“[t]he fact that a claimant is unrepresented by counsel and has 5

knowingly waived this rightis not alone sufficient for remand.” Livingston v. Califano, 614 F.2d 342, 345 (3d Cir.1980) (citations omitted). Where a claimant “knowingly and intelligently waived her right to representation, the burden lies with her to show that the ALJ did not adequately develop the record under her heightened duty to’scrupulously and conscientiously probe into, inquire of, and explore all the relevant facts.’” Whetstone o/b/o U.W. v. Berryhill, No. CV 16- 8602, 2017 WL5047899, at *3 (D.N.J. Nov. 2,2017) (quoting Vivaritas, 264 F. App’x at157–58) (cleaned up); Sudler v. Berryhill, No. 15-729, 2017 WL 1197676, at *10 (D. Del. Mar. 30, 2017) (“ALJs have a duty to develop a full and fair record in social security cases. Accordingly, an

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ALJ must secure relevant information regarding a claimant’s entitlement to social security benefits. This is so even though the claimant bears the burden to prove his disability.”) (citations omitted)

Id. at 13 (emphasis in original). The court noted the Third Circuit does “not prescribe any particular procedures that an ALJ must follow” under such circumstances, and “could have requested additional medical records or held another hearing to receive testimony from [the Plaintiff’s] treating physicians. . . .” Id. (citations omitted). Determining the adequacy of an ALJ’s development of the record is decided on a case-by-case basis. Id. at 14. (citations omitted).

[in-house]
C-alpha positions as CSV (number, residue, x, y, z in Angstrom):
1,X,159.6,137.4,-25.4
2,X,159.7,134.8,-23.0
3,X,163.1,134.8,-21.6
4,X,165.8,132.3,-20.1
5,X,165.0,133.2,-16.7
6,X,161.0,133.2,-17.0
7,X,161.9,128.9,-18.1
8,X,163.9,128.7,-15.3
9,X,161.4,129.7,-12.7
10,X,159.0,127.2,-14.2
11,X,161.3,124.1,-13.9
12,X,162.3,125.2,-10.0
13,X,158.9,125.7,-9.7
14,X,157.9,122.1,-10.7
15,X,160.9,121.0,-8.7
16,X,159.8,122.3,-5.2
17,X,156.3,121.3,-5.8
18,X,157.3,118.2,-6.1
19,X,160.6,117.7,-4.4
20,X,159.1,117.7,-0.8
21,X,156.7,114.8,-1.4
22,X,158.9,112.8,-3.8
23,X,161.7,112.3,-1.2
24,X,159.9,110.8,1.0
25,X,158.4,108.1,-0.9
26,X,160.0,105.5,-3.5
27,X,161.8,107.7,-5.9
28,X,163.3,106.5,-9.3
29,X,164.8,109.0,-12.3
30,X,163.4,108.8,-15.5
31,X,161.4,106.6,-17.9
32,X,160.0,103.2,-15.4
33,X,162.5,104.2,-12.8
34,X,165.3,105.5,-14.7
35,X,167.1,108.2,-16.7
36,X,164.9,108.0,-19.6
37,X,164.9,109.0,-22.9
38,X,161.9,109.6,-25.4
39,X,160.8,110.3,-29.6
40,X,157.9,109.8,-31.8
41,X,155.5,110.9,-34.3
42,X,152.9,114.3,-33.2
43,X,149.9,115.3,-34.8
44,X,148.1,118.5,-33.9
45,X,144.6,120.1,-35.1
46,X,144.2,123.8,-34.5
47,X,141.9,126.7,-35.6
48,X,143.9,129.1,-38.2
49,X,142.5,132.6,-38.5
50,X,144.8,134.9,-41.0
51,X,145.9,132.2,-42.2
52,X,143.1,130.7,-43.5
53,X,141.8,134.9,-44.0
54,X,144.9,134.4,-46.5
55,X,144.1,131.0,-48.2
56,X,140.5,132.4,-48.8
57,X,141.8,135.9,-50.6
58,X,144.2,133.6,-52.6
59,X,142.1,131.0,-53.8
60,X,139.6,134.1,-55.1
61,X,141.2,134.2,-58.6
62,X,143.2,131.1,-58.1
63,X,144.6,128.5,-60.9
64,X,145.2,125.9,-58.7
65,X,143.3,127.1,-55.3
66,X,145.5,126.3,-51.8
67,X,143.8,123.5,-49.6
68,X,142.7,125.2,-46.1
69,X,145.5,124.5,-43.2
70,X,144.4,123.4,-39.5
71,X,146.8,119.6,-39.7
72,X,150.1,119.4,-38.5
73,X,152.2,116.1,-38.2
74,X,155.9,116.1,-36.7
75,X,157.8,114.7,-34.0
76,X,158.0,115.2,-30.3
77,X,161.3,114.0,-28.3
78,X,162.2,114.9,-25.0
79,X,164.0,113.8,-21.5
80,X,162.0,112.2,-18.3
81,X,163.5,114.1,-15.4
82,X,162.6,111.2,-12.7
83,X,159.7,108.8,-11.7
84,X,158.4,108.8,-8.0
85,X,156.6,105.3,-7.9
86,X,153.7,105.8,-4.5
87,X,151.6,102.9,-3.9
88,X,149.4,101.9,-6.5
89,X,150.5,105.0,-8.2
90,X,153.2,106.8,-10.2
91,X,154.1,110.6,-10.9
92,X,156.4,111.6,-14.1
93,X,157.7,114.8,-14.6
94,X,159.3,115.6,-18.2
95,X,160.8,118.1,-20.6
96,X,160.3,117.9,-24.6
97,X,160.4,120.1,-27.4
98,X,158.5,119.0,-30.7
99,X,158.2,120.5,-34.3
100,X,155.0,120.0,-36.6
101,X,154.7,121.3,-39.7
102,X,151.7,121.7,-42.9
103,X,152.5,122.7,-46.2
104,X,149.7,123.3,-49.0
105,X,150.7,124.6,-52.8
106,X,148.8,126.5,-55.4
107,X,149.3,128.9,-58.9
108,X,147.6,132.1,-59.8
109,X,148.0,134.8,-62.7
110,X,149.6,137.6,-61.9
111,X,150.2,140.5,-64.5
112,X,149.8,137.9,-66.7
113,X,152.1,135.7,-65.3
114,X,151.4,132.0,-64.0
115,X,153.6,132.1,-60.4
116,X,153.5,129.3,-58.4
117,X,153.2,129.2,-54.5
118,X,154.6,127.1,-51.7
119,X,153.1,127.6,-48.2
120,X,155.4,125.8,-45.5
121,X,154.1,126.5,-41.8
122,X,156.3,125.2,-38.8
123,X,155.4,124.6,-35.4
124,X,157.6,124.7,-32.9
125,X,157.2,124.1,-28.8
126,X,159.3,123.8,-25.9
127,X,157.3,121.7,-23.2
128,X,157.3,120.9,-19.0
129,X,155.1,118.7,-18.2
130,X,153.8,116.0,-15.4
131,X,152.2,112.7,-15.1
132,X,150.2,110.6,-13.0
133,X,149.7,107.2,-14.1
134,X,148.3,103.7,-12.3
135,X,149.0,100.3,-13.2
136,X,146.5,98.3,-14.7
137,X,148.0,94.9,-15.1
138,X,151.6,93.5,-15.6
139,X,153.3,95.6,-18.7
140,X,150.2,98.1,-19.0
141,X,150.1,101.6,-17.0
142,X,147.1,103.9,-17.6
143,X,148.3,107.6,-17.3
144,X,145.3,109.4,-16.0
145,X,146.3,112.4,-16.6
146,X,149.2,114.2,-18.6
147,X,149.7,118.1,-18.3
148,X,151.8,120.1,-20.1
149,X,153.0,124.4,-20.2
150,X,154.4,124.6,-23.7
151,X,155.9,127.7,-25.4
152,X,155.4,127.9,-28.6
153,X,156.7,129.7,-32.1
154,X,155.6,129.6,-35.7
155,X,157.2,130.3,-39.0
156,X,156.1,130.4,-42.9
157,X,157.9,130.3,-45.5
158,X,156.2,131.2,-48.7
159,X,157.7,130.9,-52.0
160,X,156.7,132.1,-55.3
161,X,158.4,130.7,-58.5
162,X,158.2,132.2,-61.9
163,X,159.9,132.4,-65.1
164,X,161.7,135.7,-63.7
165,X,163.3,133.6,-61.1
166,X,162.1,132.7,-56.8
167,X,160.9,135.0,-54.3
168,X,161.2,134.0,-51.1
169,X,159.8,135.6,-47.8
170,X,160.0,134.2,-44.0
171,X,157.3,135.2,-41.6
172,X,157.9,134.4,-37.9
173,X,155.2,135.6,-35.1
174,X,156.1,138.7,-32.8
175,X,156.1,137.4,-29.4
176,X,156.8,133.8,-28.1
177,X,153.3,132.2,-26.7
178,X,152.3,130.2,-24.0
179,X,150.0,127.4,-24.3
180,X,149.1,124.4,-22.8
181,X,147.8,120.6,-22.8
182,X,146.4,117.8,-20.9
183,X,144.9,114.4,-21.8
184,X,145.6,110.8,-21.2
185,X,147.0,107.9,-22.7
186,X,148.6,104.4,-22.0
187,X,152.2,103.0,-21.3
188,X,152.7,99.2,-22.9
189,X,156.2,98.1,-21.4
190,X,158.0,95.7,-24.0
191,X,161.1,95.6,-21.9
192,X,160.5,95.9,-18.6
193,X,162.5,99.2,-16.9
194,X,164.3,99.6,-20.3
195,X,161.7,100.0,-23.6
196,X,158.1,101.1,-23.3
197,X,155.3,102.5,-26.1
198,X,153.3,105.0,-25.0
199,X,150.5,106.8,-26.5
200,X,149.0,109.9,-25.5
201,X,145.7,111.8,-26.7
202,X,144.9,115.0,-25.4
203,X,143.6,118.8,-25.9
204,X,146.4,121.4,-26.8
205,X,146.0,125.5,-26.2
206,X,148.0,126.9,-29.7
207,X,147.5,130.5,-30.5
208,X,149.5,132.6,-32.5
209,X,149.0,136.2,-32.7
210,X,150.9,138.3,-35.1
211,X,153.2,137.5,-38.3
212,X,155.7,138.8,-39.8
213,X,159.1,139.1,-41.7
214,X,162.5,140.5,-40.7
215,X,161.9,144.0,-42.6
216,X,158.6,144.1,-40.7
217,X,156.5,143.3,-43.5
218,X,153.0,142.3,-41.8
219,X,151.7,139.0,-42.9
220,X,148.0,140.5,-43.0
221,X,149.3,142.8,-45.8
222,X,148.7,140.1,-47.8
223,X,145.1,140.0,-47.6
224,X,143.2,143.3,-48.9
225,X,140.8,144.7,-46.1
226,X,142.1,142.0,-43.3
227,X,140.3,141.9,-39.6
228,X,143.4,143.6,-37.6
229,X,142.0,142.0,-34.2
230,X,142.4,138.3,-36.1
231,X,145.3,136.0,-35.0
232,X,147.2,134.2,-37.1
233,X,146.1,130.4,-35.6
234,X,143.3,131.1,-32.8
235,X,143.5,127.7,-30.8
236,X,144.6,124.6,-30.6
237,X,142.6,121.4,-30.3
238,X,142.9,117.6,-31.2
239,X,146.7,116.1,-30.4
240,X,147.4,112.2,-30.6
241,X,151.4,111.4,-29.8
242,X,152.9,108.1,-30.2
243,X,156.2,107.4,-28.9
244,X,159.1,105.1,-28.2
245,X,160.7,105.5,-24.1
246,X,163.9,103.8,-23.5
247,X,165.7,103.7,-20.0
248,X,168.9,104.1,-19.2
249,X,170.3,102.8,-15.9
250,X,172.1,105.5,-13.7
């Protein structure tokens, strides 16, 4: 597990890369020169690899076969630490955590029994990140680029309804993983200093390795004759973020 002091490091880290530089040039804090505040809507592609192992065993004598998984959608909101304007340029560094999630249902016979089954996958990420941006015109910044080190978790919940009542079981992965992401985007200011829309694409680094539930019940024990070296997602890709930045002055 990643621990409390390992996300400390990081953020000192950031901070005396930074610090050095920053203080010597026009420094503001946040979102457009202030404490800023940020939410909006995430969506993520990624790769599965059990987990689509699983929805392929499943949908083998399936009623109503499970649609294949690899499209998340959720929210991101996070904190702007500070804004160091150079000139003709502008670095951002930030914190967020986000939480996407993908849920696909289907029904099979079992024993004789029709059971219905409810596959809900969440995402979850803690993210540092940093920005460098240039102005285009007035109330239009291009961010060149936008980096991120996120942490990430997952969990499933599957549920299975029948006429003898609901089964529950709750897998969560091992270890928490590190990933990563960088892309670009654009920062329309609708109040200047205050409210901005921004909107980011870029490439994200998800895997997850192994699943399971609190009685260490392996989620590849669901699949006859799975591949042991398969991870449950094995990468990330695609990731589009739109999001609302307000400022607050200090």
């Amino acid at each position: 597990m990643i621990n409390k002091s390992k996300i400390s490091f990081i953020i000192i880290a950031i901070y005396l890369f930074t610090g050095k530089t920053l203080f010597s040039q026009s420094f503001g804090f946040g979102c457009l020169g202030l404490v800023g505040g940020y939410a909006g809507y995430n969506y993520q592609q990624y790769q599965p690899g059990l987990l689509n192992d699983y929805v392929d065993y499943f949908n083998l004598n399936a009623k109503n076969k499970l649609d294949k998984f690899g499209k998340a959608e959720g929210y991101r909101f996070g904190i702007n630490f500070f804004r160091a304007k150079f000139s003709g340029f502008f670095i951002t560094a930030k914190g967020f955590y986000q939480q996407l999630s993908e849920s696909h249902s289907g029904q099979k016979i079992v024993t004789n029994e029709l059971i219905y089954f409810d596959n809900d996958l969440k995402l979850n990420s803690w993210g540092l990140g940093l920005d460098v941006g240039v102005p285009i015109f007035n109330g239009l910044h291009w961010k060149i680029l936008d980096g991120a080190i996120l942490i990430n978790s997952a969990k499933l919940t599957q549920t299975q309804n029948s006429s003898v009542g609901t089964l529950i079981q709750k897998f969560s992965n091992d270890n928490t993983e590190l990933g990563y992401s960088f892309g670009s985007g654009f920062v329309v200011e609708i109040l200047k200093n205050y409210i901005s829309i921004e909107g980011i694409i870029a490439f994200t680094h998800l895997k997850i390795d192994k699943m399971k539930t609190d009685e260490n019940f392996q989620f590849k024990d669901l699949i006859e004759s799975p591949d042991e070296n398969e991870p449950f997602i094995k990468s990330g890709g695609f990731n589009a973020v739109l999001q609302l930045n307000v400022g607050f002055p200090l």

The court found that plaintiff met her burden to show the ALJ failed to develop the record. She signed a medical release and was assured by the ALJ that she would request additional records, but the ALJ failed to request them. Id. The court rejected the Commissioner’s argument that Plaintiff unequivocally confirmed at the hearing that the record was complete; and agreed with Plaintiff’s argument that “it was not reasonable for the ALJ to rely on [Plaintiff’s] more general, mistaken belief, expressed by an unrepresented claimant with severe mental impairments.” Id. 16. The court found record evidence establishing the existence of additional evidence not in the record, including Plaintiff’s testimony and records relating to prescribed medication but without corresponding treatment notes, and concluded that “[A]n ALJ does not fulfill this heightened duty by simply relying on the equivocal statement—made by an unrepresented claimant with an eighth-grade education and severe mental impairments—that she ‘believe[d]’ the record was complete.” Id. at 16-17.